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Compatibility of the Federal Trust Responsibility With Self-Determination of Indian Tribes: Reflections on Development of the Federal Trust Responsibility in the Twenty-First Century

Reid Peyton Chambers, Natural Resources Development in Indian Country (2005)

Modern federal Indian policy enunciated by both federal political branches -- Congress and the Executive -- since the late 1960s has promoted the “self-determination” of Indian tribes and communities, through strengthened tribal governments and increased economic self-sufficiency. This policy of strengthening tribal governments, together with promoting Indian economic development, actually commenced during the New Deal with enactment of the Indian Reorganization Act of 1934, 1 which was drafted and strongly supported by the Roosevelt Administration. 2 This Act enabled tribes to reorganize their governments and began to free those governments from decades of intensive federal paternalism during which Indian people and reservation lands had been governed -- essentially as colonies -- by federal bureaucrats Indians did not elect or appoint, and who were accountable to superiors in the Executive Branch and ultimately Congress, not to the Indians. For example, in the debate when the Senate considered the Indian Reorganization Act of 1934, the bill's sponsor, Senator Wheeler, stated that “the Indian agent located upon an Indian reservation, was a czar.” 3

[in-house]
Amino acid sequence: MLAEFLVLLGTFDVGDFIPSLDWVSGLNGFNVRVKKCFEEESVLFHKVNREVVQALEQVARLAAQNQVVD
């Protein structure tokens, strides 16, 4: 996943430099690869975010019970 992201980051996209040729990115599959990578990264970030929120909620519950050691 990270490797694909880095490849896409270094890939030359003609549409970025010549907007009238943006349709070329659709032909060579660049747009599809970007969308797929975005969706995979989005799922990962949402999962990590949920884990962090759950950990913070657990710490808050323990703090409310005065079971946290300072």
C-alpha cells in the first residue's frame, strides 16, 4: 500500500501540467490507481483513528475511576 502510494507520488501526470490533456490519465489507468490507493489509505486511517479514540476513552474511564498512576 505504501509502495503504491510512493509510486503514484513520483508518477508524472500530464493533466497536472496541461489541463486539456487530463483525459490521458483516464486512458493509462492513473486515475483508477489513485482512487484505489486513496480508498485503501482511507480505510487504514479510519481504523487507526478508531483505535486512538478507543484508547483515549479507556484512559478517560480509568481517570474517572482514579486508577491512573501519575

Even as late as 1968, the Harvard Law Review reported that:

Although the normal expectation in American society is that a private individual or group may do anything unless it is specifically prohibited by the gove